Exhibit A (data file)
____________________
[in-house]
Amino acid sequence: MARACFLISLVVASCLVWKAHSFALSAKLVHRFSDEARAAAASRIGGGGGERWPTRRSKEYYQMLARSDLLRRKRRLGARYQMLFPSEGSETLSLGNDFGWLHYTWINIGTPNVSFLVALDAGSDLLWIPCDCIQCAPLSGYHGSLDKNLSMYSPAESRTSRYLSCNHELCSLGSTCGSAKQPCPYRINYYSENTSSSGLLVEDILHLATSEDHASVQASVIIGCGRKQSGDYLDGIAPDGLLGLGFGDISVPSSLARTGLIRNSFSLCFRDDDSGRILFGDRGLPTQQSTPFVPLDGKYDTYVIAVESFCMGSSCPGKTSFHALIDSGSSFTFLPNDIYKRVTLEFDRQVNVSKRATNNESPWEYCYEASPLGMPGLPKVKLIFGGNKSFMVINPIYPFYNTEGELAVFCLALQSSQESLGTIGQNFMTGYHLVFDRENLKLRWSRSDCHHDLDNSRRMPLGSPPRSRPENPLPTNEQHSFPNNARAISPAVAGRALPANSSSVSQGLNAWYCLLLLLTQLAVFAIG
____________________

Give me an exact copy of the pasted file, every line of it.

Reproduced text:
[in-house]
Amino acid sequence: MARACFLISLVVASCLVWKAHSFALSAKLVHRFSDEARAAAASRIGGGGGERWPTRRSKEYYQMLARSDLLRRKRRLGARYQMLFPSEGSETLSLGNDFGWLHYTWINIGTPNVSFLVALDAGSDLLWIPCDCIQCAPLSGYHGSLDKNLSMYSPAESRTSRYLSCNHELCSLGSTCGSAKQPCPYRINYYSENTSSSGLLVEDILHLATSEDHASVQASVIIGCGRKQSGDYLDGIAPDGLLGLGFGDISVPSSLARTGLIRNSFSLCFRDDDSGRILFGDRGLPTQQSTPFVPLDGKYDTYVIAVESFCMGSSCPGKTSFHALIDSGSSFTFLPNDIYKRVTLEFDRQVNVSKRATNNESPWEYCYEASPLGMPGLPKVKLIFGGNKSFMVINPIYPFYNTEGELAVFCLALQSSQESLGTIGQNFMTGYHLVFDRENLKLRWSRSDCHHDLDNSRRMPLGSPPRSRPENPLPTNEQHSFPNNARAISPAVAGRALPANSSSVSQGLNAWYCLLLLLTQLAVFAIG